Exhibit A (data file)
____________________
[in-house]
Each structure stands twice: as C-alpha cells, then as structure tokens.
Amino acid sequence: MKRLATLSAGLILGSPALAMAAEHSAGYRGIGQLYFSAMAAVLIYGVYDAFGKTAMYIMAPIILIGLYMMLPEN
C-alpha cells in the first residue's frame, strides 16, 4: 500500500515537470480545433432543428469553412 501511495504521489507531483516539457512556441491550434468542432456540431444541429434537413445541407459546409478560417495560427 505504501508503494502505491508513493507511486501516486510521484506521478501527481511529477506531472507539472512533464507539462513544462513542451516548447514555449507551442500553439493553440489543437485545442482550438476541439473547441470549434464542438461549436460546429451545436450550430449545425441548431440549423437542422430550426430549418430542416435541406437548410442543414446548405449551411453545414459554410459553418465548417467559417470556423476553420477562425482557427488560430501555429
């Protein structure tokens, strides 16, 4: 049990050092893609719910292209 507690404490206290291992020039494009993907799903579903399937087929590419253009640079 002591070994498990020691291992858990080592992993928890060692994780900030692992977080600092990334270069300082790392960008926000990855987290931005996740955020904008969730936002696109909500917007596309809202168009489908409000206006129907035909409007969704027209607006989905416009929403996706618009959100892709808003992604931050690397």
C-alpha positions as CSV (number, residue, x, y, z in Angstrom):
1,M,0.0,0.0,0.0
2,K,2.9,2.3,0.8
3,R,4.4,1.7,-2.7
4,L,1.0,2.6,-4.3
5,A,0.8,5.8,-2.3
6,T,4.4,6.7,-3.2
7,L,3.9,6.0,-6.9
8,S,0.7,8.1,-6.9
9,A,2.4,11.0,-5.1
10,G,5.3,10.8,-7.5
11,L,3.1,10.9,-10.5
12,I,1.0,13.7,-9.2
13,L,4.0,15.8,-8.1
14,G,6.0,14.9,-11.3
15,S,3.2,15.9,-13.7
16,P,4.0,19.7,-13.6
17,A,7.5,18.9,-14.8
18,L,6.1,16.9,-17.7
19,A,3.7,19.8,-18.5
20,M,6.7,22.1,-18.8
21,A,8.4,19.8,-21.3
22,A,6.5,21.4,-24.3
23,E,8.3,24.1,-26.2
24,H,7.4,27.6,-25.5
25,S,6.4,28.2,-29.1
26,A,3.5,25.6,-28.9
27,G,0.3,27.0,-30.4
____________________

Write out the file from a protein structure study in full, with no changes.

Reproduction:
[in-house]
Each structure stands twice: as C-alpha cells, then as structure tokens.
Amino acid sequence: MKRLATLSAGLILGSPALAMAAEHSAGYRGIGQLYFSAMAAVLIYGVYDAFGKTAMYIMAPIILIGLYMMLPEN
C-alpha cells in the first residue's frame, strides 16, 4: 500500500515537470480545433432543428469553412 501511495504521489507531483516539457512556441491550434468542432456540431444541429434537413445541407459546409478560417495560427 505504501508503494502505491508513493507511486501516486510521484506521478501527481511529477506531472507539472512533464507539462513544462513542451516548447514555449507551442500553439493553440489543437485545442482550438476541439473547441470549434464542438461549436460546429451545436450550430449545425441548431440549423437542422430550426430549418430542416435541406437548410442543414446548405449551411453545414459554410459553418465548417467559417470556423476553420477562425482557427488560430501555429
């Protein structure tokens, strides 16, 4: 049990050092893609719910292209 507690404490206290291992020039494009993907799903579903399937087929590419253009640079 002591070994498990020691291992858990080592992993928890060692994780900030692992977080600092990334270069300082790392960008926000990855987290931005996740955020904008969730936002696109909500917007596309809202168009489908409000206006129907035909409007969704027209607006989905416009929403996706618009959100892709808003992604931050690397």
C-alpha positions as CSV (number, residue, x, y, z in Angstrom):
1,M,0.0,0.0,0.0
2,K,2.9,2.3,0.8
3,R,4.4,1.7,-2.7
4,L,1.0,2.6,-4.3
5,A,0.8,5.8,-2.3
6,T,4.4,6.7,-3.2
7,L,3.9,6.0,-6.9
8,S,0.7,8.1,-6.9
9,A,2.4,11.0,-5.1
10,G,5.3,10.8,-7.5
11,L,3.1,10.9,-10.5
12,I,1.0,13.7,-9.2
13,L,4.0,15.8,-8.1
14,G,6.0,14.9,-11.3
15,S,3.2,15.9,-13.7
16,P,4.0,19.7,-13.6
17,A,7.5,18.9,-14.8
18,L,6.1,16.9,-17.7
19,A,3.7,19.8,-18.5
20,M,6.7,22.1,-18.8
21,A,8.4,19.8,-21.3
22,A,6.5,21.4,-24.3
23,E,8.3,24.1,-26.2
24,H,7.4,27.6,-25.5
25,S,6.4,28.2,-29.1
26,A,3.5,25.6,-28.9
27,G,0.3,27.0,-30.4